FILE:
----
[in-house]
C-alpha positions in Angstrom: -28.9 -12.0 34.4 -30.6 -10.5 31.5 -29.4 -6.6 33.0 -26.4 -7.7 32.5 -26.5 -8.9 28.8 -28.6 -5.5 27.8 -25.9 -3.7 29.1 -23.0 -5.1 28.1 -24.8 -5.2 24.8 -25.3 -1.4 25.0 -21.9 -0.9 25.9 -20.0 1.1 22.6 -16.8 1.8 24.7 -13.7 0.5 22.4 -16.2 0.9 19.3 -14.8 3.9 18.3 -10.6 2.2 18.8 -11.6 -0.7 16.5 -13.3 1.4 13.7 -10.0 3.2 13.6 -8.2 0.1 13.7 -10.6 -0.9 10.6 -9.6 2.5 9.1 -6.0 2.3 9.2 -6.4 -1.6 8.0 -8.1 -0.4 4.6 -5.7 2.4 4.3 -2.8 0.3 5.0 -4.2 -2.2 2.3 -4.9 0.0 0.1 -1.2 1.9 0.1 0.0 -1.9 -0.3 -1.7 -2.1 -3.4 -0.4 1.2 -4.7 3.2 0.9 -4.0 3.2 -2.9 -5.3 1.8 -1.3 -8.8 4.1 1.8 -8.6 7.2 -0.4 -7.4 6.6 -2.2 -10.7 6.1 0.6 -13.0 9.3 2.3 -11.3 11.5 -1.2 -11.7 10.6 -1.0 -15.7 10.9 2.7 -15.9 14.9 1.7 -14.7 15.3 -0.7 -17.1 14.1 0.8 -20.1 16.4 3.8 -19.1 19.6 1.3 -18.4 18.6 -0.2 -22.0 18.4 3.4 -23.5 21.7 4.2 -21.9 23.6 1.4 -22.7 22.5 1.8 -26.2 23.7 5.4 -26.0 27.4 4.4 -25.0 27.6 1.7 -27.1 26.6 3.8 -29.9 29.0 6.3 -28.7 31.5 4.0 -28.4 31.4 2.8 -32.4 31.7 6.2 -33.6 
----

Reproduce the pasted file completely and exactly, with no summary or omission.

[in-house]
C-alpha positions in Angstrom: -28.9 -12.0 34.4 -30.6 -10.5 31.5 -29.4 -6.6 33.0 -26.4 -7.7 32.5 -26.5 -8.9 28.8 -28.6 -5.5 27.8 -25.9 -3.7 29.1 -23.0 -5.1 28.1 -24.8 -5.2 24.8 -25.3 -1.4 25.0 -21.9 -0.9 25.9 -20.0 1.1 22.6 -16.8 1.8 24.7 -13.7 0.5 22.4 -16.2 0.9 19.3 -14.8 3.9 18.3 -10.6 2.2 18.8 -11.6 -0.7 16.5 -13.3 1.4 13.7 -10.0 3.2 13.6 -8.2 0.1 13.7 -10.6 -0.9 10.6 -9.6 2.5 9.1 -6.0 2.3 9.2 -6.4 -1.6 8.0 -8.1 -0.4 4.6 -5.7 2.4 4.3 -2.8 0.3 5.0 -4.2 -2.2 2.3 -4.9 0.0 0.1 -1.2 1.9 0.1 0.0 -1.9 -0.3 -1.7 -2.1 -3.4 -0.4 1.2 -4.7 3.2 0.9 -4.0 3.2 -2.9 -5.3 1.8 -1.3 -8.8 4.1 1.8 -8.6 7.2 -0.4 -7.4 6.6 -2.2 -10.7 6.1 0.6 -13.0 9.3 2.3 -11.3 11.5 -1.2 -11.7 10.6 -1.0 -15.7 10.9 2.7 -15.9 14.9 1.7 -14.7 15.3 -0.7 -17.1 14.1 0.8 -20.1 16.4 3.8 -19.1 19.6 1.3 -18.4 18.6 -0.2 -22.0 18.4 3.4 -23.5 21.7 4.2 -21.9 23.6 1.4 -22.7 22.5 1.8 -26.2 23.7 5.4 -26.0 27.4 4.4 -25.0 27.6 1.7 -27.1 26.6 3.8 -29.9 29.0 6.3 -28.7 31.5 4.0 -28.4 31.4 2.8 -32.4 31.7 6.2 -33.6 